To me, it rings out "This statement was approved by a very diverse committee, and like a painter who worked himself into a corner, we couldn't quite figure out how to end."

The most glaring problem is the committee's attempt to separate "Evangelicalism" -- they proudly capitalize the term -- from fundamentalism. While rejecting liberalism in strong terms, they say that "Fundamentalism has become an overlay on the Christian faith and developed into an essentially modern reaction to the modern world. As a reaction to the modern world, it tends to romanticize the past, some now-lost moment in time, and to radicalize the present, with styles of reaction that are personally and publicly militant to the point where they are sub-Christian" (page 9).

That's an awful load to put on a large number of fellow Christians. Well, maybe sub-Christians, if that's what they think. I find it hard to imagine why Ergun Caner, the head of Liberty Baptist Seminary, one of the most fundamentalist of schools, would be a charter signer. Likewise, I'm perplexed to see Daniel Akins of Southeastern Baptist Seminary, a leader in the Southern Baptist Convention's conservative resurgence, listed there.

They correctly identify a problem area among fundamentalists -- that in the zeal to be biblically right, it is easy to become judgmental, forgetting to love your neighbor as yourselves, not to mention loving your enemies. That's fair enough, there are pitfalls and lurking temptations in any human movement.

But the overall position that Christian fundamentalism is now and has always been "thoroughly world-denying and politically disengaged from its outset" (p. 15) is simply false.

On page 13 they call for "an expansion of our concern beyond single issue politics, such as abortion and marriage" and then, "a more complete understanding of discipleship that applies faith with integrity to every calling and sphere of life ... and that thinks wider than politics in contributing to the arts, the sciences, the media, and the creation of culture in all its variety" (p. 14). Yet I see that Jerry Falwell's ministries at Liberty University and Thomas Road Baptist Church, for an example, not to mention the leadership and staff of Regents University and everyone's favorite fundamentalist bete noire, Bob Jones University, have invested decades building ministries to the poor and the poorly educated, programs for unwed mothers and recovering addicts, and training young men and women to take a self-consciously Christian worldview into the fields of science, journalism, law, the military, and the arts.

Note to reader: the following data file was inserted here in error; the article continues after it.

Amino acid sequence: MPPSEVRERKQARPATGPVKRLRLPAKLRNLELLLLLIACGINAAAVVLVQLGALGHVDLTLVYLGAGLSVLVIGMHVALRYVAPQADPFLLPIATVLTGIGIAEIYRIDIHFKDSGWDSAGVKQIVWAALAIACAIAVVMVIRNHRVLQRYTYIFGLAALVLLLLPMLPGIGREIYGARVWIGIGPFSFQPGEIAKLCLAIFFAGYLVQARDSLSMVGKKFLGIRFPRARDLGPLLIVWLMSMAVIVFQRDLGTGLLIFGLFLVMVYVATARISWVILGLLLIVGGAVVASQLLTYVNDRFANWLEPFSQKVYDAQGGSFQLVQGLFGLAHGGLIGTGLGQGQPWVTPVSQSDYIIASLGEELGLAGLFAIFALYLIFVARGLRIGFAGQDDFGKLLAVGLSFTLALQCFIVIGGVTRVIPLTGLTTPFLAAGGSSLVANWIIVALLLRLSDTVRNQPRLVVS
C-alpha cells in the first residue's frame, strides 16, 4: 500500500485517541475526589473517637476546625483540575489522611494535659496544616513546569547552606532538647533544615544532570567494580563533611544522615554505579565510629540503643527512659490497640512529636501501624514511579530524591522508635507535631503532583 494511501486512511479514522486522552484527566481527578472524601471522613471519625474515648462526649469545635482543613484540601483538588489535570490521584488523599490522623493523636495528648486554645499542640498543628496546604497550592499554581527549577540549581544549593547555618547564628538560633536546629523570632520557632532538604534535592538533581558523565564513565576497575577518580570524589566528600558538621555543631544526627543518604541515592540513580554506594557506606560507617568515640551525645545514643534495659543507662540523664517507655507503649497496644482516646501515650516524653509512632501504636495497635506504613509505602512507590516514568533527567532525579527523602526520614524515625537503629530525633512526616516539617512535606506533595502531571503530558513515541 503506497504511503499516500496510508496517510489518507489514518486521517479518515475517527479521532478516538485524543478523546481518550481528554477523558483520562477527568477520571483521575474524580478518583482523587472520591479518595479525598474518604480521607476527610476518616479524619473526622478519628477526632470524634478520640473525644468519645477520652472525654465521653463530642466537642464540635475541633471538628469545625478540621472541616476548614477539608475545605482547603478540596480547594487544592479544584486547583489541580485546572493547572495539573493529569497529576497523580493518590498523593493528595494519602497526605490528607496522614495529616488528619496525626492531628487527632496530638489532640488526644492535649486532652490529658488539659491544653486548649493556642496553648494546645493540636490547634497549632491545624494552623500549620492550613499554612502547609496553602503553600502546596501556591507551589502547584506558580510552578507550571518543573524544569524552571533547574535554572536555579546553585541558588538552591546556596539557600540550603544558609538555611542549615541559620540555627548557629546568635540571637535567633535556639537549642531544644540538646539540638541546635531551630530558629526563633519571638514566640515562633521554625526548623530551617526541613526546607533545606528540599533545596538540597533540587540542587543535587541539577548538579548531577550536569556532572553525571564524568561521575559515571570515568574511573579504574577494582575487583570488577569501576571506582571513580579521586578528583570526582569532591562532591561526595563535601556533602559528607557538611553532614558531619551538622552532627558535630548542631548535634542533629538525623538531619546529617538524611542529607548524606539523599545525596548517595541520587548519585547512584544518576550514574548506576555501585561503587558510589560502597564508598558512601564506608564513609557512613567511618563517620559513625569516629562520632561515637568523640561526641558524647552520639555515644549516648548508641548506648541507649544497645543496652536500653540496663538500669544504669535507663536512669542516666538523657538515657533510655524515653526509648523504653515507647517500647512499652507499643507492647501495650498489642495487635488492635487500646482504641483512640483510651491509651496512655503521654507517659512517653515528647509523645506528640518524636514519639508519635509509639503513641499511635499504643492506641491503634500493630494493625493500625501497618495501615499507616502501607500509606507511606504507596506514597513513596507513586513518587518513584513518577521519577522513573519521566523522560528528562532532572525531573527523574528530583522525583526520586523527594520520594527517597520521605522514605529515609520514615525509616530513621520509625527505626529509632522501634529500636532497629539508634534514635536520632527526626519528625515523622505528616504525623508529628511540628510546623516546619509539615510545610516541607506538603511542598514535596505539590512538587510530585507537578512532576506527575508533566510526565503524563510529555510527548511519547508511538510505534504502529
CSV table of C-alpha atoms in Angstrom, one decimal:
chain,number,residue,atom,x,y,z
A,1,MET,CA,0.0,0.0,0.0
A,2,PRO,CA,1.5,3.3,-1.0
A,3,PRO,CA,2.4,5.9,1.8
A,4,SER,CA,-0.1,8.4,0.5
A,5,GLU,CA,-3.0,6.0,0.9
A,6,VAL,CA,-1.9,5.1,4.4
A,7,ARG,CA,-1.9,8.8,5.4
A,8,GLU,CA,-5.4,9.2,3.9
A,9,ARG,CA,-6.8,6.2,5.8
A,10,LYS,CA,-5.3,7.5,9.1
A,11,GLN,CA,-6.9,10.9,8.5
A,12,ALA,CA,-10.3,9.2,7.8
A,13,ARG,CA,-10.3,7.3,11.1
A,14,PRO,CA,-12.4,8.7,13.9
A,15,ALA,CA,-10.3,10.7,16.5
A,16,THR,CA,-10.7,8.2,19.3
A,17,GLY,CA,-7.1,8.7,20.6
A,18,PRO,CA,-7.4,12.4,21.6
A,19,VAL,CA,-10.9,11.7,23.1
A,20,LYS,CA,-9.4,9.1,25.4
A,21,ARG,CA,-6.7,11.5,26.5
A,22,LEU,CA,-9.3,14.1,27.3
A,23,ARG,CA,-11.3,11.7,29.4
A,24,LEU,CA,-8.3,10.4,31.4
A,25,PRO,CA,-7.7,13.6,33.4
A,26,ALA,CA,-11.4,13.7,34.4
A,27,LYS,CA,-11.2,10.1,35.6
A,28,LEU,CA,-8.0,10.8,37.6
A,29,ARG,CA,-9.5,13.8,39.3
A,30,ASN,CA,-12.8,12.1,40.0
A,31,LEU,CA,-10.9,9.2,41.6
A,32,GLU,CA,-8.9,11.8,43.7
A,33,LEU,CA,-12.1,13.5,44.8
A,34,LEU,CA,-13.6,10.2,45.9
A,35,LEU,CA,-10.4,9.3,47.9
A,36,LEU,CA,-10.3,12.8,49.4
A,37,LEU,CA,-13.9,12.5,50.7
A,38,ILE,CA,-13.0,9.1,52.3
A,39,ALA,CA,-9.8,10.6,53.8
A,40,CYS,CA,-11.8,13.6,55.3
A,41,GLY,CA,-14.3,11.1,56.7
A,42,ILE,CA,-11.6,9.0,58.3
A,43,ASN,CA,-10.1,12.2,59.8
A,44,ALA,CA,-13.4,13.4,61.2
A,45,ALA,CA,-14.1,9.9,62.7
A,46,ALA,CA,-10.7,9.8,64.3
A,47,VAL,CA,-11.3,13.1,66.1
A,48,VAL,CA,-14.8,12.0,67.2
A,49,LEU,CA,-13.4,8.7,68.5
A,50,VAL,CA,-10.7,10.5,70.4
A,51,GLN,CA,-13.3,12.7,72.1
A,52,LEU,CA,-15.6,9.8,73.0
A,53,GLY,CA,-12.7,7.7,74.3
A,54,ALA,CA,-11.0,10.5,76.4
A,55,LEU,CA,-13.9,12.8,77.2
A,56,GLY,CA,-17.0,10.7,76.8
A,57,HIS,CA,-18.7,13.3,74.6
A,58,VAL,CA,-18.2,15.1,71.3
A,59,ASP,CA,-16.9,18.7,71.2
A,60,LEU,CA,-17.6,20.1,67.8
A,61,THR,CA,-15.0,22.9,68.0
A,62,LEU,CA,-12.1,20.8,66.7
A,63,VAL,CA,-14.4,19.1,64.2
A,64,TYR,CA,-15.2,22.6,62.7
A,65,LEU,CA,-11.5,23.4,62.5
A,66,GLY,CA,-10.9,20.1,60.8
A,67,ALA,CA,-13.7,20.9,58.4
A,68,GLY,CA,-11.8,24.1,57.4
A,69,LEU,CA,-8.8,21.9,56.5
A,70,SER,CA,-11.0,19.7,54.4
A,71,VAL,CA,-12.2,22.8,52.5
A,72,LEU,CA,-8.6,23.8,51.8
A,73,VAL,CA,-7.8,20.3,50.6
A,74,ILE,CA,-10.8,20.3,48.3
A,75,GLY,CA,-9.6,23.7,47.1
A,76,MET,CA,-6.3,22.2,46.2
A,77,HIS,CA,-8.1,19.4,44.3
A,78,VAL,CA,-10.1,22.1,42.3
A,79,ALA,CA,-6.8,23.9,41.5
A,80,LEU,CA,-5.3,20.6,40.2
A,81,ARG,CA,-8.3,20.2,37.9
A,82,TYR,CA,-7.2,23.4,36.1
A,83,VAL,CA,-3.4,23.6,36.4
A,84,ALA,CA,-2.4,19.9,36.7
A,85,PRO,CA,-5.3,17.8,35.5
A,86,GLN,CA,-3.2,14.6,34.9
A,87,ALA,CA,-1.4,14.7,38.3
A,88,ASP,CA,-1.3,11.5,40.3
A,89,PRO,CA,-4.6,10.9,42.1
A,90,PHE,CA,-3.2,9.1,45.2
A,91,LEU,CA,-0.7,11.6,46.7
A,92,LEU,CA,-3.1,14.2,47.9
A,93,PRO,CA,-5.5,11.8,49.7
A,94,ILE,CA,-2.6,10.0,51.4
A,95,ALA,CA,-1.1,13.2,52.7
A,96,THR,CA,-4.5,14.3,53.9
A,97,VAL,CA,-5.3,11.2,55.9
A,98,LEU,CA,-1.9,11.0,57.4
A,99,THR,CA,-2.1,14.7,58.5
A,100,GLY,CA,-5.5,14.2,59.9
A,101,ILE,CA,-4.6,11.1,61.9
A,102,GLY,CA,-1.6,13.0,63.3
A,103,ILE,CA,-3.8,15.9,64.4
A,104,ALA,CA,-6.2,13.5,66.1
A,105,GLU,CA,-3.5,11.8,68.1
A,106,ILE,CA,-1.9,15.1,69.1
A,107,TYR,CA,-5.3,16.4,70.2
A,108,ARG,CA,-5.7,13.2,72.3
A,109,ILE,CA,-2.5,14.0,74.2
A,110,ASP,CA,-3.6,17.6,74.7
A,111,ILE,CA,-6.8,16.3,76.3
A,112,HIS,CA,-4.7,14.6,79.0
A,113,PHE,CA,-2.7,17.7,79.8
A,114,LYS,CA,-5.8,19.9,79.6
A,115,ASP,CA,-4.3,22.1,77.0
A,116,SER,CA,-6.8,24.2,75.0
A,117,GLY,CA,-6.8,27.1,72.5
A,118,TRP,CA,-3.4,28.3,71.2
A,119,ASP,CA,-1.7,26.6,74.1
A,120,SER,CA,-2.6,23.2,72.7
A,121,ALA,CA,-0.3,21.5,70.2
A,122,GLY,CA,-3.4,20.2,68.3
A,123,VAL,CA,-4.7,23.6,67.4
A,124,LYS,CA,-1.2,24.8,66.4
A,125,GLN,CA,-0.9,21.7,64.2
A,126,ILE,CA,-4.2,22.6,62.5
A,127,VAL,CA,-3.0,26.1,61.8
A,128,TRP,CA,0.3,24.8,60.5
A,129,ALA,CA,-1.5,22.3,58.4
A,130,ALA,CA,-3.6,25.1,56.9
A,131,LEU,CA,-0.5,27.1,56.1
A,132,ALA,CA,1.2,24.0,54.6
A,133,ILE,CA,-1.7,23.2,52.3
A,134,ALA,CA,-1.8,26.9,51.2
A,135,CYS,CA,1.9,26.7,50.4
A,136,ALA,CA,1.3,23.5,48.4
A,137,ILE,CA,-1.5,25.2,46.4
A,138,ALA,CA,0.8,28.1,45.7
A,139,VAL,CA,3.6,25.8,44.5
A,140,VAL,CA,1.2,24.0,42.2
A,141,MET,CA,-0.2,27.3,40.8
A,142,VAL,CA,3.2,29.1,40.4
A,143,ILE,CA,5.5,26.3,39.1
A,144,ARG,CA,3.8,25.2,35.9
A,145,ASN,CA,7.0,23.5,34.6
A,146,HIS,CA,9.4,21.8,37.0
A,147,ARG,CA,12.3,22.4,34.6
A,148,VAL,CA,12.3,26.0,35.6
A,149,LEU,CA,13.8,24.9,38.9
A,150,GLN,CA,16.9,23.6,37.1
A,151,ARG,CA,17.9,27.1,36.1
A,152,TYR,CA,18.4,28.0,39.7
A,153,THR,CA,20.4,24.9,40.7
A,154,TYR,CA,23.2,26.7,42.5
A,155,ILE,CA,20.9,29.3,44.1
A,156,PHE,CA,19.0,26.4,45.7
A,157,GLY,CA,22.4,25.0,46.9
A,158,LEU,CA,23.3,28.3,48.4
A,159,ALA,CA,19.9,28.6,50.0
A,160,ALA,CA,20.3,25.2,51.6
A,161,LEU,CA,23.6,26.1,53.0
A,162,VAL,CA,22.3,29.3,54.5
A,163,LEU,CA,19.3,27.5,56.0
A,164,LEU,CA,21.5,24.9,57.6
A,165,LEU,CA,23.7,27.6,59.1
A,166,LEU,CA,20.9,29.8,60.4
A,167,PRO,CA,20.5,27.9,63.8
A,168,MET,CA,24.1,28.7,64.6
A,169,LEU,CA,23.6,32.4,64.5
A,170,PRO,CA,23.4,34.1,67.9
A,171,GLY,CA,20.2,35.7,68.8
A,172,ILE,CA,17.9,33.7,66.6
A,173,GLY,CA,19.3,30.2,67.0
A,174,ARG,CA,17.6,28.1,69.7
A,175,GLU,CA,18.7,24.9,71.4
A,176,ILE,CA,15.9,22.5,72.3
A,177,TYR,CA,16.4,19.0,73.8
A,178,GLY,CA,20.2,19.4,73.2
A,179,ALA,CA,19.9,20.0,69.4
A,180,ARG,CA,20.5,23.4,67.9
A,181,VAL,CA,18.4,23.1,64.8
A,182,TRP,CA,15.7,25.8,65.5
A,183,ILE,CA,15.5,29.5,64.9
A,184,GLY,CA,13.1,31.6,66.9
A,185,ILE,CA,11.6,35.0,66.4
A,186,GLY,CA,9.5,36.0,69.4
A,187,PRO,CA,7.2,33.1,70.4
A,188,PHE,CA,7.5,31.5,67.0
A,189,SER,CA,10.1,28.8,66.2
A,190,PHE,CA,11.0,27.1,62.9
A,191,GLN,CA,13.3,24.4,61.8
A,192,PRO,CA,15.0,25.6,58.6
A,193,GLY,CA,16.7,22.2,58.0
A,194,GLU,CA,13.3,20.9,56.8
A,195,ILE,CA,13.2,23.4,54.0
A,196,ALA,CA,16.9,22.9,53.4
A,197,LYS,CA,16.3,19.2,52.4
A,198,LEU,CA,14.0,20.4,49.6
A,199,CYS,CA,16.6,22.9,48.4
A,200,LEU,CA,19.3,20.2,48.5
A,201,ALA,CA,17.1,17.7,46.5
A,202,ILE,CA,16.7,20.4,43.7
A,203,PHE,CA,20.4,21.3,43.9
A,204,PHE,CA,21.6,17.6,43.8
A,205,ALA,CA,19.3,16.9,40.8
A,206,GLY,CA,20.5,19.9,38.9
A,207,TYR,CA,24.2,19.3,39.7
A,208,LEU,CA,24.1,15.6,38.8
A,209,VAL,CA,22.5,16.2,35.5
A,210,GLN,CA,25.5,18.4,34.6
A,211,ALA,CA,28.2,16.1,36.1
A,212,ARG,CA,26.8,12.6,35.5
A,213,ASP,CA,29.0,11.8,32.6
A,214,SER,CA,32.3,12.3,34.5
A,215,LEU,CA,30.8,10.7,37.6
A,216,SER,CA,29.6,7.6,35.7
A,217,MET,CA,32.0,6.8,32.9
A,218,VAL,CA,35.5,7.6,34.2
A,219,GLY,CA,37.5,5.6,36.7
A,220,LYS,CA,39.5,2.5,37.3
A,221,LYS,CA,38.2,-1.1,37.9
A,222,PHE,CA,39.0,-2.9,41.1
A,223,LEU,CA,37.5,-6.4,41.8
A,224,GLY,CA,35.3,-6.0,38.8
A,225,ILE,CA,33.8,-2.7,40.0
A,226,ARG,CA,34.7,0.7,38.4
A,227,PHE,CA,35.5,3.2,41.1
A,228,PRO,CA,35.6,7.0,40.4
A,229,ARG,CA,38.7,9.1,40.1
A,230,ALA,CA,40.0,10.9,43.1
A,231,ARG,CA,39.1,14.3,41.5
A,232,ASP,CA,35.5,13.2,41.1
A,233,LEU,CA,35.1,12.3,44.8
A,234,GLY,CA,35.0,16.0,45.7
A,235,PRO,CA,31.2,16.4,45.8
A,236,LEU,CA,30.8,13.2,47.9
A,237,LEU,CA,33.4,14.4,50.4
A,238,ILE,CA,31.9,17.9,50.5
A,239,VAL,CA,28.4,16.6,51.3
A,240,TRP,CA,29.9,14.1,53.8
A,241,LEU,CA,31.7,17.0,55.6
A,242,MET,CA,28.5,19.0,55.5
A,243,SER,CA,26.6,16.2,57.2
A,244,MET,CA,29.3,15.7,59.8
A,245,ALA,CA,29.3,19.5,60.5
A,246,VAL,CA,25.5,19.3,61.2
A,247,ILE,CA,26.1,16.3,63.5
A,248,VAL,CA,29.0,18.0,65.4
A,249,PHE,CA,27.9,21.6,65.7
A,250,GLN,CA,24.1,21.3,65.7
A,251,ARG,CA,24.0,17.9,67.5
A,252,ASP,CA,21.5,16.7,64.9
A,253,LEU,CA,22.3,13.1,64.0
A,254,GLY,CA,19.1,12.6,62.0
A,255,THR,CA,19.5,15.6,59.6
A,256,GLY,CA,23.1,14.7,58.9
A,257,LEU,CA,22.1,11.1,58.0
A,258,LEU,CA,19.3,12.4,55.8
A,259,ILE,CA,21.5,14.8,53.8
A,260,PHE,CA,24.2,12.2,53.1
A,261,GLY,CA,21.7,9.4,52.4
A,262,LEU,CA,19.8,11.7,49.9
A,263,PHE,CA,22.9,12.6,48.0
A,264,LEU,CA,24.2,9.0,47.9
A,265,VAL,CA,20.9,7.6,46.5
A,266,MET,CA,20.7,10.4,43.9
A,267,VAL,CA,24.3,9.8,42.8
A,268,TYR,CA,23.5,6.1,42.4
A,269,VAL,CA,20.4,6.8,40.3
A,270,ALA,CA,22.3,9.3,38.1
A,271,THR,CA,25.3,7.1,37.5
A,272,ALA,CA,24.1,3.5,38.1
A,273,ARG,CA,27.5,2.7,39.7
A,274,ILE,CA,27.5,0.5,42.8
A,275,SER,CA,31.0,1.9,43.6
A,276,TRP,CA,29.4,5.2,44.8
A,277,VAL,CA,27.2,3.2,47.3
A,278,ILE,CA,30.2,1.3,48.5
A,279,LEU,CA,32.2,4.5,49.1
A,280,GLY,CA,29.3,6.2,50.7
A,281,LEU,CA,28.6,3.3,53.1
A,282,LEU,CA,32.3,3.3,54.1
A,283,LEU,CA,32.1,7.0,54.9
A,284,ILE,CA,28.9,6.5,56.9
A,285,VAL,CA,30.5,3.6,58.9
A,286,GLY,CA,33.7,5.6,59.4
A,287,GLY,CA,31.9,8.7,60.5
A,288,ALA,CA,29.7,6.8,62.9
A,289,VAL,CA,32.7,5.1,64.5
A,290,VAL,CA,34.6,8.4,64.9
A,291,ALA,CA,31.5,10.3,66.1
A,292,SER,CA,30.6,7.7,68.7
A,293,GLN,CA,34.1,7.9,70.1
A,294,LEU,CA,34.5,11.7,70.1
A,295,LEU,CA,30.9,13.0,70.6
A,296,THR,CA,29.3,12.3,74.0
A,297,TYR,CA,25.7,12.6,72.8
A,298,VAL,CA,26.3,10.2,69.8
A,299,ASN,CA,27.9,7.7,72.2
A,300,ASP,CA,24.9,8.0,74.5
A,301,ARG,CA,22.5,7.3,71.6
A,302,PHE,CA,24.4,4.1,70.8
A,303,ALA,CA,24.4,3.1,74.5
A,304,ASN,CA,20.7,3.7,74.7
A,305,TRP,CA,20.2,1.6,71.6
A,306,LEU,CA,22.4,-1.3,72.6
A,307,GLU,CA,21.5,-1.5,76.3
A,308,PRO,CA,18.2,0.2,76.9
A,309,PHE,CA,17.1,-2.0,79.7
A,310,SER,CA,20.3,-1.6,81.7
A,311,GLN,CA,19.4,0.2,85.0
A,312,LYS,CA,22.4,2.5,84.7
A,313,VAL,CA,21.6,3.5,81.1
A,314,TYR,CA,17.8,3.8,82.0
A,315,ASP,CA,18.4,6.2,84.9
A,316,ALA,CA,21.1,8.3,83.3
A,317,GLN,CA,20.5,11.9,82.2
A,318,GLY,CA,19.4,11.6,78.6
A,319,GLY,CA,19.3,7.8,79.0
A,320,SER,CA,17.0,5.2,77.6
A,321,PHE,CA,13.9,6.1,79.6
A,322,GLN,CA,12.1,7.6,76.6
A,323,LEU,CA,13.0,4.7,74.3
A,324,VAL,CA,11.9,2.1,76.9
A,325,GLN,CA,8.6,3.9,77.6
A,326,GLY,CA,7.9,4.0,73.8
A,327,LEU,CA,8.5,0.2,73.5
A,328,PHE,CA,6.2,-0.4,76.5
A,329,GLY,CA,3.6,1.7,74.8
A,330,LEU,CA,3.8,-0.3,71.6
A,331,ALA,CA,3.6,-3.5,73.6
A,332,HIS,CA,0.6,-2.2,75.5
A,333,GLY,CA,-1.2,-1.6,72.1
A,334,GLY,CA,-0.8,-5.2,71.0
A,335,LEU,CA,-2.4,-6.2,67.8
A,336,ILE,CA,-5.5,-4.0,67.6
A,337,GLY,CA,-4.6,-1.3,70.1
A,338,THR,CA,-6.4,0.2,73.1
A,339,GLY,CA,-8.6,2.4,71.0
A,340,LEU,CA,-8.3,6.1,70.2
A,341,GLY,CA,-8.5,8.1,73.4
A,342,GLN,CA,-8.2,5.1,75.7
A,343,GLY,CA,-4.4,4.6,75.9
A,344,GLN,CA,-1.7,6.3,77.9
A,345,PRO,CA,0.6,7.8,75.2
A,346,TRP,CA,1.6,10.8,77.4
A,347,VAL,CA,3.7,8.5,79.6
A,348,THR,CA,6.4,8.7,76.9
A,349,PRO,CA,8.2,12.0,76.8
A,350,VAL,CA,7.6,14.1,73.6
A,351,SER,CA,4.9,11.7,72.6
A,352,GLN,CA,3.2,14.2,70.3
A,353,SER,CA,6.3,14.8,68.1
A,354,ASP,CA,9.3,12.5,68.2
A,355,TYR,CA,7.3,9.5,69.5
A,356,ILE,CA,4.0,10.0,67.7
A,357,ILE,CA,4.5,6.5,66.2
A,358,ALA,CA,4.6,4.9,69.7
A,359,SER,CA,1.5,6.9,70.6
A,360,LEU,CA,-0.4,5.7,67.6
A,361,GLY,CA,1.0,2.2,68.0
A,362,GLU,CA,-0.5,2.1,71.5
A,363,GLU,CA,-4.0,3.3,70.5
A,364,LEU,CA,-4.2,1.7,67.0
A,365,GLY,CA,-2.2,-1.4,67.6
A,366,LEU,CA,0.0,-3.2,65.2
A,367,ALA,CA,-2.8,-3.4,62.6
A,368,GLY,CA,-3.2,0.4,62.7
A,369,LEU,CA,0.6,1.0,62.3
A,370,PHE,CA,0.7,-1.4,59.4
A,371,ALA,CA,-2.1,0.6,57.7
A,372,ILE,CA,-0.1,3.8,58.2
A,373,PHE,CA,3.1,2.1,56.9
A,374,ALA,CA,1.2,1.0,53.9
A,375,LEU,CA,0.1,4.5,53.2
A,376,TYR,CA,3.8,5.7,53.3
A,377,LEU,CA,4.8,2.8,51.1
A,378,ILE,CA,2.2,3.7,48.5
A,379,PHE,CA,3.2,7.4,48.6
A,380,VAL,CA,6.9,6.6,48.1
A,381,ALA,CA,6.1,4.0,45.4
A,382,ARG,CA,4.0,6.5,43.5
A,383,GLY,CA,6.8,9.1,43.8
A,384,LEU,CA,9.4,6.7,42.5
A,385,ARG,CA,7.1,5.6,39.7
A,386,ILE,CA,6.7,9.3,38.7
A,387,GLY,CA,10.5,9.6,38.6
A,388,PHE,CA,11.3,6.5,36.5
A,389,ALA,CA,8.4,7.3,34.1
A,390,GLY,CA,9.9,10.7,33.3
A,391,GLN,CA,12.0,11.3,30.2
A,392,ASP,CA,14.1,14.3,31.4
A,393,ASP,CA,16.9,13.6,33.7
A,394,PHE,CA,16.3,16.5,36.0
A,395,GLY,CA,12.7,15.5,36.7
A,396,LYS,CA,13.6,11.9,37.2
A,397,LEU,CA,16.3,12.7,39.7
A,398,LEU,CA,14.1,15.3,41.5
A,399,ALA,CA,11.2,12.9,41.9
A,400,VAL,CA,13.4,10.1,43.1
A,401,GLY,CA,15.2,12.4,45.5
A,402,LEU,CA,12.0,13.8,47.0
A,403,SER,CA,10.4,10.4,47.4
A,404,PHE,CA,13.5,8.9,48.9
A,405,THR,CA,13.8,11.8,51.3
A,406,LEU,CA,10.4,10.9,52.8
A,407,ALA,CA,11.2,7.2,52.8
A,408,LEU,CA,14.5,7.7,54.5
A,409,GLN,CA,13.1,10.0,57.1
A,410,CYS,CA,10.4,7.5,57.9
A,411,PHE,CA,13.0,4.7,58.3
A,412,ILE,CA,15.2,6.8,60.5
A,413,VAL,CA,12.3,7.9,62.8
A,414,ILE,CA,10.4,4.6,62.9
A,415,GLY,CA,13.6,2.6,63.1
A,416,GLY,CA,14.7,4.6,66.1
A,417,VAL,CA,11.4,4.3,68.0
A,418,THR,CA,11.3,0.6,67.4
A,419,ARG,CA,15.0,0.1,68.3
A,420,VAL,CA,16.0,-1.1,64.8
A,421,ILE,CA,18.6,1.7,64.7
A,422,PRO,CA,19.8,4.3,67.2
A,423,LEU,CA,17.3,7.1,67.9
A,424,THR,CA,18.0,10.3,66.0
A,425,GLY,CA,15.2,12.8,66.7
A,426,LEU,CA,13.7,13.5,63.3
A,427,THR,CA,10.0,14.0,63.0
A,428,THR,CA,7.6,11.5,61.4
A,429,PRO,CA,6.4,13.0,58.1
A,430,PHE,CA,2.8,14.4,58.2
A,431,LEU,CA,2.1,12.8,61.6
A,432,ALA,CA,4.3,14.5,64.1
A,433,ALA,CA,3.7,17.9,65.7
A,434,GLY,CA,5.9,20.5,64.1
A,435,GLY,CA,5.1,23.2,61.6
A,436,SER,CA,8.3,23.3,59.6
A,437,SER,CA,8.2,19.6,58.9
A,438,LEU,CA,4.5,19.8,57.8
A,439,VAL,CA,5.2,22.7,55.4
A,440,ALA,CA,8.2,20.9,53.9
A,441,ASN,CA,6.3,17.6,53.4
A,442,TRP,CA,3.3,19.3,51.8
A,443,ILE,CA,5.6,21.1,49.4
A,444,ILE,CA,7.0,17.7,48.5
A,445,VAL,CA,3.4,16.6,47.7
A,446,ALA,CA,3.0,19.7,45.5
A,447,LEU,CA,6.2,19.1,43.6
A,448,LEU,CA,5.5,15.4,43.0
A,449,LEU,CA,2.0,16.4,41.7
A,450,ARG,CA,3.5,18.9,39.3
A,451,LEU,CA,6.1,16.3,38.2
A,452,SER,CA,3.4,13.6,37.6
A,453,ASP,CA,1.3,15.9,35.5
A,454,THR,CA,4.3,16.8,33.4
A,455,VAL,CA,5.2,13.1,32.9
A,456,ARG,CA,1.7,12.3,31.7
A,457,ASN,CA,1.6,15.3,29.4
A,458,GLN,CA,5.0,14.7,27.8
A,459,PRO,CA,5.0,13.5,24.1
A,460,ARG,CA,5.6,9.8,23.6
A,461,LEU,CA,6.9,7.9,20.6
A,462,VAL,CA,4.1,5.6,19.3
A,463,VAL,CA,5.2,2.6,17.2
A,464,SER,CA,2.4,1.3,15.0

(By the way, I'm not ignoring the hauty sniff and dismissal of creationists, claiming their "anti-intellectualism" is sinful (p. 12). I'd suggest to the authors their arguments would have more cogency if they stop battering their fundamentalist straw man and actually consider that scientists -- not just theologians and passionate amateurs -- are fully engaged in this debate. Ditto the matter of anthropogenic global warming, hinted at but not explicitly named here. After all, the errors of churchmen who ignore the work of Christian scientists did not end with Galileo; the authors need to talk with more of them.)

I have not had time to read all the commentary washing about right now. My own reading of the document, though, tells me that I will be content to be evangelical with a small "e", just as I count myself fundamentalist with a small "f". This Manifesto is a patchwork of truth and trendiness that mainly seeks to innoculate the term "evangelical" from the toxic label "fundamentalist", triangulating between an obviously wide range of viewpoints and traditions on the committee.

The only thing that is consistently clear is that I'm not going to capitalize the "E" any more.